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Things I Know to Be True

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GailandFamily.jpgAsk any of my friends - I really love the microphone. So, when I was offered an opportunity to team up with my brain surgeon and speak on my cancer experience and the progress in treatment and technology for brain tumors, I immediately asked him and we said yes.

When it was almost time for the annual fundraising luncheon for the Volunteer Endowment for Patient Support (VEPS), I used my "waking sleep" thinking about what I might say. I spent even more time obsessing over the pronunciation of "oligodendroglioma," the type of tumor I was diagnosed with. I worked a little on Saturday before the Wednesday event just jotting down some notes for my speech. I read them the next day - boring, truly boring.

Sunday night, again in my waking sleep, I came up with a way to approach the talk - everything I planned to say came under the heading of "Things I Know to Be True." So, for those of you who missed what I had to say, here is what I know:

•  If you can pronounce Ollie - go - den - dro - glioma, you probably have one. I practiced and practiced and I still can't say it.

•  MD Anderson is a small world after all. It was amazing how many friends I saw the first time I walked in the doors of Clark Clinic as a patient.

•  The BrainSUITE looks pretty different when you're awake. A personal tour conducted by my surgeon after the fact made me glad I hadn't seen it before. While a GPS is always nice, it's strange to think that someone is using one to map your brain.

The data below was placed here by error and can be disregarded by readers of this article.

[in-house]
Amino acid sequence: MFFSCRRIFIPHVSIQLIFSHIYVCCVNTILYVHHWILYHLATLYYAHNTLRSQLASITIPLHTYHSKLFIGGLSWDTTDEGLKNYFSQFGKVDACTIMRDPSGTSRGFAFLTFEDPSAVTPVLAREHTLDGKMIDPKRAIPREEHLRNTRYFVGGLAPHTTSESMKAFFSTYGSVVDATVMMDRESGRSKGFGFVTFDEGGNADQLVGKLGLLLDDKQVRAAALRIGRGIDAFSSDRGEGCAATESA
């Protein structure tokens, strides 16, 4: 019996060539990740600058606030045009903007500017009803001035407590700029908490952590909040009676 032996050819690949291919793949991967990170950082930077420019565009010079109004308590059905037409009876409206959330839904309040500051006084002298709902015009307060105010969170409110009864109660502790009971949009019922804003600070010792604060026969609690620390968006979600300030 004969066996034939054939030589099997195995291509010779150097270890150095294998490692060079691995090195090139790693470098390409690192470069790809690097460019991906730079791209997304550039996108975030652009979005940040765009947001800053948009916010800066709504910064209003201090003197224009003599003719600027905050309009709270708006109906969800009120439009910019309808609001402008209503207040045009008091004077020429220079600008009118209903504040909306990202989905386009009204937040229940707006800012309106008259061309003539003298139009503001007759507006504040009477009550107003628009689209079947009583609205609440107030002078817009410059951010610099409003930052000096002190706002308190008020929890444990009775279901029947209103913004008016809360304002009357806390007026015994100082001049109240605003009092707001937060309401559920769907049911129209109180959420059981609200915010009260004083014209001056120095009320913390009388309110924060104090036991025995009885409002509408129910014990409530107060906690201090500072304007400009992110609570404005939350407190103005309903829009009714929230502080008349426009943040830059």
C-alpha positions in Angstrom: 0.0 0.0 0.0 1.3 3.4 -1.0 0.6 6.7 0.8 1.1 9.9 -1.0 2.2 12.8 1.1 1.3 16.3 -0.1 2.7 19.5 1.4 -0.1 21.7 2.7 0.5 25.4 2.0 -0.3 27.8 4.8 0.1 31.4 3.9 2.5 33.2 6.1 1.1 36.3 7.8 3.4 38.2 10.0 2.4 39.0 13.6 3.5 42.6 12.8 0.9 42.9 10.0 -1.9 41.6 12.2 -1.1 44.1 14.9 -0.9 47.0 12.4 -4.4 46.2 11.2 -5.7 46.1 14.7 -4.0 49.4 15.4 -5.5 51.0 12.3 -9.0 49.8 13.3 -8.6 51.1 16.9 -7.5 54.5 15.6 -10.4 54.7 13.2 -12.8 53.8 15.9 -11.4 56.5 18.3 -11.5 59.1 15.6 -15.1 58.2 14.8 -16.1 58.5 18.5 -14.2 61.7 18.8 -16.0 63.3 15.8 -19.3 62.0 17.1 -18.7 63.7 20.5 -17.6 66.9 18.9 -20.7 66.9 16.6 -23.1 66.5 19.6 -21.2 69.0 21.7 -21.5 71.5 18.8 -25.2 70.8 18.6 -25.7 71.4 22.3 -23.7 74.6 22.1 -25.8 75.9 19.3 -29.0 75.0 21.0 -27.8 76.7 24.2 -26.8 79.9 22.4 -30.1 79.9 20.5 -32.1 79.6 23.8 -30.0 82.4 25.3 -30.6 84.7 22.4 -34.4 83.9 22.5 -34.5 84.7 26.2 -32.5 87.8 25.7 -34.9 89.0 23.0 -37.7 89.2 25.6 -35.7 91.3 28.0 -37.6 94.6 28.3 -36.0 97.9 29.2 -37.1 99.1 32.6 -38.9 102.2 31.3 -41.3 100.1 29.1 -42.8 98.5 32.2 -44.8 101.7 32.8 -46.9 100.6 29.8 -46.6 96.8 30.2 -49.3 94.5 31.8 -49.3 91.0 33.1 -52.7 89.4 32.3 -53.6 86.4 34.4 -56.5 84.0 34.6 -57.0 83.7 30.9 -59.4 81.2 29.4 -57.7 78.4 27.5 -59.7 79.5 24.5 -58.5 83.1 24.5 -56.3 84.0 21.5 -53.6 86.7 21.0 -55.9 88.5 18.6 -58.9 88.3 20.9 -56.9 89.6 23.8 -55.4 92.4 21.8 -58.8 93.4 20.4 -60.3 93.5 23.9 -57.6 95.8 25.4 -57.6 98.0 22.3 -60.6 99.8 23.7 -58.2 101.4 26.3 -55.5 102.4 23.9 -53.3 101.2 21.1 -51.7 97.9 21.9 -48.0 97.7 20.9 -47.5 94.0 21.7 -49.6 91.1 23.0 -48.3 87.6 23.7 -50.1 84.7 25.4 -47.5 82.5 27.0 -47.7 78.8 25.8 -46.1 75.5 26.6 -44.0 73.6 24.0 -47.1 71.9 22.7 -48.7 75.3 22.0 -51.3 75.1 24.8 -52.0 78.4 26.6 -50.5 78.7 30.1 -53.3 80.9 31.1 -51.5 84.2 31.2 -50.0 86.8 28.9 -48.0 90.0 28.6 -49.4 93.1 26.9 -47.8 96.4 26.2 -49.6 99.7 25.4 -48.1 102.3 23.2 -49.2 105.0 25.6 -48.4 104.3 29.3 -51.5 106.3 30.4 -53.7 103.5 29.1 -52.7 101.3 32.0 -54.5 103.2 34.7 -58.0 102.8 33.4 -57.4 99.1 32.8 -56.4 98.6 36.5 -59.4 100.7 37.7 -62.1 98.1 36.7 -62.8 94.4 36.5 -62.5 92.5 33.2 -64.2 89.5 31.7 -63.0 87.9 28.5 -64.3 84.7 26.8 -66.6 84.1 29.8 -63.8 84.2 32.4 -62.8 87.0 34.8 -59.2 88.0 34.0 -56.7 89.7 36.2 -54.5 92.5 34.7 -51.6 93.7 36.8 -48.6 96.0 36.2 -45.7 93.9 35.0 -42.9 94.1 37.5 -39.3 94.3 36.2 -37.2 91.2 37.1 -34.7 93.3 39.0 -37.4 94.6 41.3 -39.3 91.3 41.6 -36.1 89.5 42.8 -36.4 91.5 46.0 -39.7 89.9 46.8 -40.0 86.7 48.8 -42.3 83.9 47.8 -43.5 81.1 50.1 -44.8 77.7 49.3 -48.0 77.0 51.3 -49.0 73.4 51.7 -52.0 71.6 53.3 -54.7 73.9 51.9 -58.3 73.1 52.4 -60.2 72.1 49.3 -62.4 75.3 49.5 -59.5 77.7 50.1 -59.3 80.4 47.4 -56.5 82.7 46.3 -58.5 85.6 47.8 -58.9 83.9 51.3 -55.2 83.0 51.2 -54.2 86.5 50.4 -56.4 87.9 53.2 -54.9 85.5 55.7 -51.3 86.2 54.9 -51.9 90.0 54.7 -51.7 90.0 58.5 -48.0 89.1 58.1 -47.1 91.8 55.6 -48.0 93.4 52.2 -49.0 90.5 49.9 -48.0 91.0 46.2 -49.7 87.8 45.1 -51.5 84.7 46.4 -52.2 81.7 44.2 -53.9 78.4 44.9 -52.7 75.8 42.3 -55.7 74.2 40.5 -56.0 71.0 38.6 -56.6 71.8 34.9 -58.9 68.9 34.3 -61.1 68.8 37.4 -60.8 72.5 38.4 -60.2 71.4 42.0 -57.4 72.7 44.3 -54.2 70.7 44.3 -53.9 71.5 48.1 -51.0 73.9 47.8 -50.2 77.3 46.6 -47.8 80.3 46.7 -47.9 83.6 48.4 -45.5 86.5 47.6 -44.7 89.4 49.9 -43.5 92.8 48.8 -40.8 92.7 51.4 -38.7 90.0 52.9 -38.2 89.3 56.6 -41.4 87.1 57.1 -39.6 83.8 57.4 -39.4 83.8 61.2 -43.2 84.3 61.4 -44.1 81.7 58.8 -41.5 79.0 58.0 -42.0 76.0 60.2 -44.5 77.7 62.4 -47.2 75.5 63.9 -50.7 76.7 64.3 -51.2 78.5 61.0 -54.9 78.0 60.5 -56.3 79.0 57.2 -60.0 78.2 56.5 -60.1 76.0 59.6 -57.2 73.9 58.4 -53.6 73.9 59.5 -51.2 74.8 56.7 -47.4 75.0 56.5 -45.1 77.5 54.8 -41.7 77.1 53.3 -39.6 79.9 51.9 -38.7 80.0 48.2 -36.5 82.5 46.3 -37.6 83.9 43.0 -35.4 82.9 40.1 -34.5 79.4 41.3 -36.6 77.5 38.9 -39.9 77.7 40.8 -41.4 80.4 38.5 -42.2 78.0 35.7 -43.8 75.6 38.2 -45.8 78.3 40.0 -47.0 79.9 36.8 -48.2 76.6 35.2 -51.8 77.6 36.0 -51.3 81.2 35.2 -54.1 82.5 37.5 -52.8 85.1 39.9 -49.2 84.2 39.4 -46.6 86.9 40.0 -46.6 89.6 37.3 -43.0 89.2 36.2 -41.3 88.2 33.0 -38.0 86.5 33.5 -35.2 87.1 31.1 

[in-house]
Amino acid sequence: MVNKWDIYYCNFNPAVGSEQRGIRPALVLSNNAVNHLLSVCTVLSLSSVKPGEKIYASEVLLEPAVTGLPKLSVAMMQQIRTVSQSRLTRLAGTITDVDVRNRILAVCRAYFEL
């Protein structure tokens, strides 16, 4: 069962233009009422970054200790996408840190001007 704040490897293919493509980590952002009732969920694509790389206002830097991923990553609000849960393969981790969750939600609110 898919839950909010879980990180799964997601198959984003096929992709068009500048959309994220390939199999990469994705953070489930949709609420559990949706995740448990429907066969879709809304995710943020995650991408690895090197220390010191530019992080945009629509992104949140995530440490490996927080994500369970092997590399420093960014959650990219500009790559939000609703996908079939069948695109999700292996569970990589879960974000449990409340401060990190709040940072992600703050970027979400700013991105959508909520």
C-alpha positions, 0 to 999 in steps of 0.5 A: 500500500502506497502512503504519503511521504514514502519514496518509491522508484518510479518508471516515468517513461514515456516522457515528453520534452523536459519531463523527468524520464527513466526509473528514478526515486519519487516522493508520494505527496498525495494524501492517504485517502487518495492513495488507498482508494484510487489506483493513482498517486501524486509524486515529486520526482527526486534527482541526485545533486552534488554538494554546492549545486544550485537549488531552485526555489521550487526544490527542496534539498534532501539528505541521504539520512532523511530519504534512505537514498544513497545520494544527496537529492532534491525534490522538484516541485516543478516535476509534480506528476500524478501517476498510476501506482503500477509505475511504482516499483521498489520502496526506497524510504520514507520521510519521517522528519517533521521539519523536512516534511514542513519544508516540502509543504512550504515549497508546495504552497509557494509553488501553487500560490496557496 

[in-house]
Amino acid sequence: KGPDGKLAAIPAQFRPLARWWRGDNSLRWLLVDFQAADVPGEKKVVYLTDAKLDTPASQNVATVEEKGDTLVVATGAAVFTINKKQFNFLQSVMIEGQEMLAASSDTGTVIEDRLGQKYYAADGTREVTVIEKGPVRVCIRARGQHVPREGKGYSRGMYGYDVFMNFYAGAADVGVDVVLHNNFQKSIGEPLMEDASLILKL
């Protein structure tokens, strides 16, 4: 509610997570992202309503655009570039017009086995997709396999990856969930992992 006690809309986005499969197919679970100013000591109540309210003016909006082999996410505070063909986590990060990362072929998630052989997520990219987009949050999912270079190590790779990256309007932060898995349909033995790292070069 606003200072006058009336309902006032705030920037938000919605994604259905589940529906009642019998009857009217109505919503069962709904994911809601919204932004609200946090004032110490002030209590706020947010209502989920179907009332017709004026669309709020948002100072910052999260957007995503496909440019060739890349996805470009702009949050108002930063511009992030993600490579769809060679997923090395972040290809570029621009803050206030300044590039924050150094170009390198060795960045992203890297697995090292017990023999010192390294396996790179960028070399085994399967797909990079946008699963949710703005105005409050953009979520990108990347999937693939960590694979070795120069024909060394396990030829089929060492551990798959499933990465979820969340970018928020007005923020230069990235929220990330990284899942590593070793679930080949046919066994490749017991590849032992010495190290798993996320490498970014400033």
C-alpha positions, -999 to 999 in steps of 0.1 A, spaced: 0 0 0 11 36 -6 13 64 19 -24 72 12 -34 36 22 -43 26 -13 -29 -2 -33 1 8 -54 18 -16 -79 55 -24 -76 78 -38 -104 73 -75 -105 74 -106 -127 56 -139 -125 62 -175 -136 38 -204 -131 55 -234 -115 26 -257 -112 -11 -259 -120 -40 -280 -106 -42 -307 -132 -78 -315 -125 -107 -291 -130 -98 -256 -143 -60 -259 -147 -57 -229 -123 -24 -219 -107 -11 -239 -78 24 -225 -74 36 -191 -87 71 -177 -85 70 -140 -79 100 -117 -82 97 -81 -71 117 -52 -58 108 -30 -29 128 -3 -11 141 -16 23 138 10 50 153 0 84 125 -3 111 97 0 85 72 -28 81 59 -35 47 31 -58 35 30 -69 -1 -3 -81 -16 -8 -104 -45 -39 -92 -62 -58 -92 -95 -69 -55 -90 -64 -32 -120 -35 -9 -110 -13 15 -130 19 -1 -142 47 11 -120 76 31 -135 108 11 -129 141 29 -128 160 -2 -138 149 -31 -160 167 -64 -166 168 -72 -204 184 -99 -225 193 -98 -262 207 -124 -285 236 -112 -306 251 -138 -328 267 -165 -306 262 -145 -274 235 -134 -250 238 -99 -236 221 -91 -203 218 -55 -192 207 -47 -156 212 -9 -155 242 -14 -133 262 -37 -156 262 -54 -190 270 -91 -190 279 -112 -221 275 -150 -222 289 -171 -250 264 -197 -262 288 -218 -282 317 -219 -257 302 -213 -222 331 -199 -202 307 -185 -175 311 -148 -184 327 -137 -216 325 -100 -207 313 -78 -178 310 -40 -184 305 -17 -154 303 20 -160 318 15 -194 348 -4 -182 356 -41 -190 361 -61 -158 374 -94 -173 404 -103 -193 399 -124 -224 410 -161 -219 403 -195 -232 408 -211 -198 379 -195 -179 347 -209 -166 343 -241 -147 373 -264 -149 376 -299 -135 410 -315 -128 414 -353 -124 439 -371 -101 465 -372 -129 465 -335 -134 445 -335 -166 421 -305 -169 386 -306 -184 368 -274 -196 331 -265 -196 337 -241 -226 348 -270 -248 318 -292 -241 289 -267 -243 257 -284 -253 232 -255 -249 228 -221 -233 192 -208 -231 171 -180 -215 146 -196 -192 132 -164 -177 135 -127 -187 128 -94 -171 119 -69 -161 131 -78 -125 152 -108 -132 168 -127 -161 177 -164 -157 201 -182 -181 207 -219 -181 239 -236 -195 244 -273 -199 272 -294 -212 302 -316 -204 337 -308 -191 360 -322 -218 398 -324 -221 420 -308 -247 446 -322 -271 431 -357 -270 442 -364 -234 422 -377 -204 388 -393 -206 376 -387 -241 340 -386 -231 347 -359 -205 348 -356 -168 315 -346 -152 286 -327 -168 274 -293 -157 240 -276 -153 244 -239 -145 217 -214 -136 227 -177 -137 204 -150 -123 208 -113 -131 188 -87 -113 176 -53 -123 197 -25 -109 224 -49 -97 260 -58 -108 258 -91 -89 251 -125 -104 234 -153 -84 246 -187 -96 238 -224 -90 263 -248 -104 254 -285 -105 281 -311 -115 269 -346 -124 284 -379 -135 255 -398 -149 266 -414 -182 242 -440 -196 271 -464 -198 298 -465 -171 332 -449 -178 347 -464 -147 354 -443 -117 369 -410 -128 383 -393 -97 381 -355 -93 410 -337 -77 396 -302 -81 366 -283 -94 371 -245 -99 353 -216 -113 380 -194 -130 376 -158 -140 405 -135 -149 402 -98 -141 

•  Extra-strength Tylenol is the drug of choice. When I asked what to do if my head hurt once I was home from the hospital, this was the advice given me.

•  My family comes in full force! I'm telling you, they were everywhere - during doctor's appointments, waiting through the surgery and for a long time afterwards, they were, and continue to be, a true support group.

•  Everyone needs a support group. I mentioned my family, but I can't forget my friends and colleagues who were there every step of the way. How would you like dinner delivered to your door each day for two months? It really did happen.

•  It's very different to be a patient. I've been an MD Anderson employee for more than 10 years now, but I wasn't expecting to be a patient. You certainly see things from another side when you take off that badge and come here to see a doctor.

•  Oct. 1 - Independence Day! Most people celebrate the Fourth of July. I celebrate Oct. 1 because, after six long months, that was the day that I was allowed to drive again. My husband is a great chauffeur, but it's nice to be able to drive myself around again.

•  Memories. I've lost some, but I've certainly made some new ones. I thought I remembered every bit of those first few days of April - turns out that I don't. However, I sure have some special friends to thank and celebrate for being with me the entire time.

•  Happiness is a warm blanket. This is the final thing I know to be true. After years of serving on the VEPS disbursement committee and funding blanket warmers for various clinics and areas at MD Anderson, I myself was offered a warm blanket. Believe me, there's nothing in the world like it. So, if anyone ever offers you one, take it!

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